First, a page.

A report on Janis Joplin

Joplin in 1970
Joplin in 1960 as a graduating senior in high school
Joplin (seated) with Big Brother and the Holding Company, c. 1966–1967 photograph Bob Seidemann
Joplin performs with Tom Jones on This Is Tom Jones in late 1969
Newspaper review of Joplin's 1969 concert at Vets Memorial Auditorium in Columbus, Ohio includes the fact that before it started she walked to the lobby and watched audience members arrive.
Janis Joplin performing at the Newport Folk Festival in Rhode Island in July 1968
Joplin photographed by Jim Marshall in 1969, one year before her death

American singer and musician.

- Janis Joplin
Joplin in 1970

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Side A of the US single

Me and Bobby McGee

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Song written by American singer-songwriter Kris Kristofferson and originally performed by Roger Miller.

Song written by American singer-songwriter Kris Kristofferson and originally performed by Roger Miller.

Side A of the US single

A posthumously released version by Janis Joplin topped the U.S. singles chart in 1971, making the song the second posthumously released No. 1 single in U.S. chart history after "(Sittin' On) The Dock of the Bay" by Otis Redding.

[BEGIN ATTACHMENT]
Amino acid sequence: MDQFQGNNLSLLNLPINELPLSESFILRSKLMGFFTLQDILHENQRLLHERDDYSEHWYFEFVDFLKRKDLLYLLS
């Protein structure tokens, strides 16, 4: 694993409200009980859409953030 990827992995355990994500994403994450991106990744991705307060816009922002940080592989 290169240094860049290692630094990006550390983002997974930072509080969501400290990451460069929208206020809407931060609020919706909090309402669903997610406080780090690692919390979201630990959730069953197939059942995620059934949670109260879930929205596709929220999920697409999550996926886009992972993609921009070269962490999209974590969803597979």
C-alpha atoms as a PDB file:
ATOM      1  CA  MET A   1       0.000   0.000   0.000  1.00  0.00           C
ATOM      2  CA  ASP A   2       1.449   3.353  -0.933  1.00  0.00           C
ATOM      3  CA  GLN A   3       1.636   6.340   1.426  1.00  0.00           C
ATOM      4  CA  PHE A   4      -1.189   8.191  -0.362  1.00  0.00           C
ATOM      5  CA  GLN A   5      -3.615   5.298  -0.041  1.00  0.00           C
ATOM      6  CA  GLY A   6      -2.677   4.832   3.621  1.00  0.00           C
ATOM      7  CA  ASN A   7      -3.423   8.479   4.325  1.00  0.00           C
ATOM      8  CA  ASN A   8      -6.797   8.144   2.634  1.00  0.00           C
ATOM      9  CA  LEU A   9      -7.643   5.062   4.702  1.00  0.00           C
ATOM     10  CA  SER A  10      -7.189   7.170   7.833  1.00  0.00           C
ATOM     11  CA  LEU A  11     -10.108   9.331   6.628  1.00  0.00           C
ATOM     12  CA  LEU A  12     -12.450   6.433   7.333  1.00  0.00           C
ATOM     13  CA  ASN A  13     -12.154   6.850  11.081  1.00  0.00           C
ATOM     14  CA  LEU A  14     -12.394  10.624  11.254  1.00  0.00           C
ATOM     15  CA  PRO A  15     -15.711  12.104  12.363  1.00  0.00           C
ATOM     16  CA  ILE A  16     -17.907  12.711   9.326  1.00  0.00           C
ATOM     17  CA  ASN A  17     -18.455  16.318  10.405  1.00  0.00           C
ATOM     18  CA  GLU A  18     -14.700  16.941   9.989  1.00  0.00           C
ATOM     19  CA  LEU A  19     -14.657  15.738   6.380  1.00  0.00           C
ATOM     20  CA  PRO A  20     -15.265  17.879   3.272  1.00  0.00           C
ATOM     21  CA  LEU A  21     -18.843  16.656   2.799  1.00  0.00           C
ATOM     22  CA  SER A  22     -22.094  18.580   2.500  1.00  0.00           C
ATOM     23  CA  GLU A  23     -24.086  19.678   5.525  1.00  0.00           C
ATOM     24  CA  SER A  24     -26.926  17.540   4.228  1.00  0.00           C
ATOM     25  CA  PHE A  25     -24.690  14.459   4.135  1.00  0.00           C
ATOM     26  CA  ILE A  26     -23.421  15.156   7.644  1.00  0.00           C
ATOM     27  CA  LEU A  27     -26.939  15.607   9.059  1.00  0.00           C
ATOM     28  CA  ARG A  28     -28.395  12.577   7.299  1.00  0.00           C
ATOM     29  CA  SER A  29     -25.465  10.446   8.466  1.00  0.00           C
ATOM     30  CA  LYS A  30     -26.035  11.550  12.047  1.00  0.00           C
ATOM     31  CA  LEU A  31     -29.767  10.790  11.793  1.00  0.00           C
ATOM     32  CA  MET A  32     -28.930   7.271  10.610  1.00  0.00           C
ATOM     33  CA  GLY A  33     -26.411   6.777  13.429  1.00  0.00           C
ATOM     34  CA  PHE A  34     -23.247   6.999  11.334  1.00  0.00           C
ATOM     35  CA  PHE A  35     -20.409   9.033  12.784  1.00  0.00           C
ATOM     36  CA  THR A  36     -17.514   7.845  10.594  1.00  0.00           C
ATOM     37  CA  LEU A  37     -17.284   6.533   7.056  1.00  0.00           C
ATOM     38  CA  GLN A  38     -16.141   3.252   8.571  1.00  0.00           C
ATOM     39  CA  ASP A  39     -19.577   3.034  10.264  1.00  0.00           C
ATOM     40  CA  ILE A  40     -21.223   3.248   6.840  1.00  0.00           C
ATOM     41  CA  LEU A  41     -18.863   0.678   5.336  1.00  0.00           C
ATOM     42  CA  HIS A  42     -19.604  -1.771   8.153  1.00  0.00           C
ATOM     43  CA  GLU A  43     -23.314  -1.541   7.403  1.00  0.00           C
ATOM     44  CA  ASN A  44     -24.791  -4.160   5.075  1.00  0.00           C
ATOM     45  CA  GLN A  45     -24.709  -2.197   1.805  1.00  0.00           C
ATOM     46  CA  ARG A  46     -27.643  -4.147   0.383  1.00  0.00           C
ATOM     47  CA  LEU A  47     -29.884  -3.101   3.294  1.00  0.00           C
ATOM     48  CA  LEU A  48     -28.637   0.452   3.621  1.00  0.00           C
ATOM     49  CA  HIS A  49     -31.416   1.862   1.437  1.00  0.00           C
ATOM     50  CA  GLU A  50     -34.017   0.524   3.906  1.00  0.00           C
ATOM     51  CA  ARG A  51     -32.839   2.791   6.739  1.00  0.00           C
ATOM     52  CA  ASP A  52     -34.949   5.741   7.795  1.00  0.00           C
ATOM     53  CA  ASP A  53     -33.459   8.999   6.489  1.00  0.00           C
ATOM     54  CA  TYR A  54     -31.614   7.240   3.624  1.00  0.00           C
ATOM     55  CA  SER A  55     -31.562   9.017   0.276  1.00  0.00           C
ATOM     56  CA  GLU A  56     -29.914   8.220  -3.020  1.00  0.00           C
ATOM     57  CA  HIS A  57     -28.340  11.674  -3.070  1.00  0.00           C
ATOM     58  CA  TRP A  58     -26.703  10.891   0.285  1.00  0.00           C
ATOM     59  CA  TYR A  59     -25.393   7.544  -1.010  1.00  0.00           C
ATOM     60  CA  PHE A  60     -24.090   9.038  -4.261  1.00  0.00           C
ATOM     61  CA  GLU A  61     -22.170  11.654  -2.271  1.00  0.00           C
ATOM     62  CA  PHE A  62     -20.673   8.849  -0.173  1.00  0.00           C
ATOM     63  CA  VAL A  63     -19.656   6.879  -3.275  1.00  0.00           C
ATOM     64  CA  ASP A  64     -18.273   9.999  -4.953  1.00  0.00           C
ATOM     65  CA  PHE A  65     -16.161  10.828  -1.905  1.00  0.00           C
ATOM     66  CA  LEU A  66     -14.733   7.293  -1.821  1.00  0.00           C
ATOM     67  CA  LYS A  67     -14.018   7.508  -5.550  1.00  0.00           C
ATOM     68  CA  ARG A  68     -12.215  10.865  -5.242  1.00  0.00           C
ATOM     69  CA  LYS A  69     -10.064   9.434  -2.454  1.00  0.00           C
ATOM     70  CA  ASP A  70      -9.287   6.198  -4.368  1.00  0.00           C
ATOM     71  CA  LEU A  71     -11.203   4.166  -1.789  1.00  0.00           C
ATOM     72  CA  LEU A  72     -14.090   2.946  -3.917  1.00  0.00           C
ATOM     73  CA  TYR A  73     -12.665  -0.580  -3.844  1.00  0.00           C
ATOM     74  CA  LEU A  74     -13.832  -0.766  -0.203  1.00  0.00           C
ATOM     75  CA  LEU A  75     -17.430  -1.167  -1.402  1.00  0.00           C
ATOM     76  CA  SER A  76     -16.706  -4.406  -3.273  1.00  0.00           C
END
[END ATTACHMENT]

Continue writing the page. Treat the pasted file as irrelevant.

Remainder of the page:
Hendrix performing on the Dutch television show Hoepla in 1967

Jimi Hendrix

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American guitarist, singer, and songwriter.

American guitarist, singer, and songwriter.

Hendrix performing on the Dutch television show Hoepla in 1967
Hendrix's paternal grandparents, Ross and Nora Hendrix, pre-1912
Hendrix in the US Army, 1961
The Experience in 1968
Hendrix on stage at Gröna Lund in Stockholm, Sweden in June 1967
Hendrix on May 10, 1968
Author Michael Heatley wrote: "The iconic image by Ed Caraeff of Hendrix summoning the flames higher with his fingers will forever conjure up memories of Monterey for those who were there and the majority of us who weren't."
The white building (left) is 23 Brook Street; the building on the right is the Handel House Museum.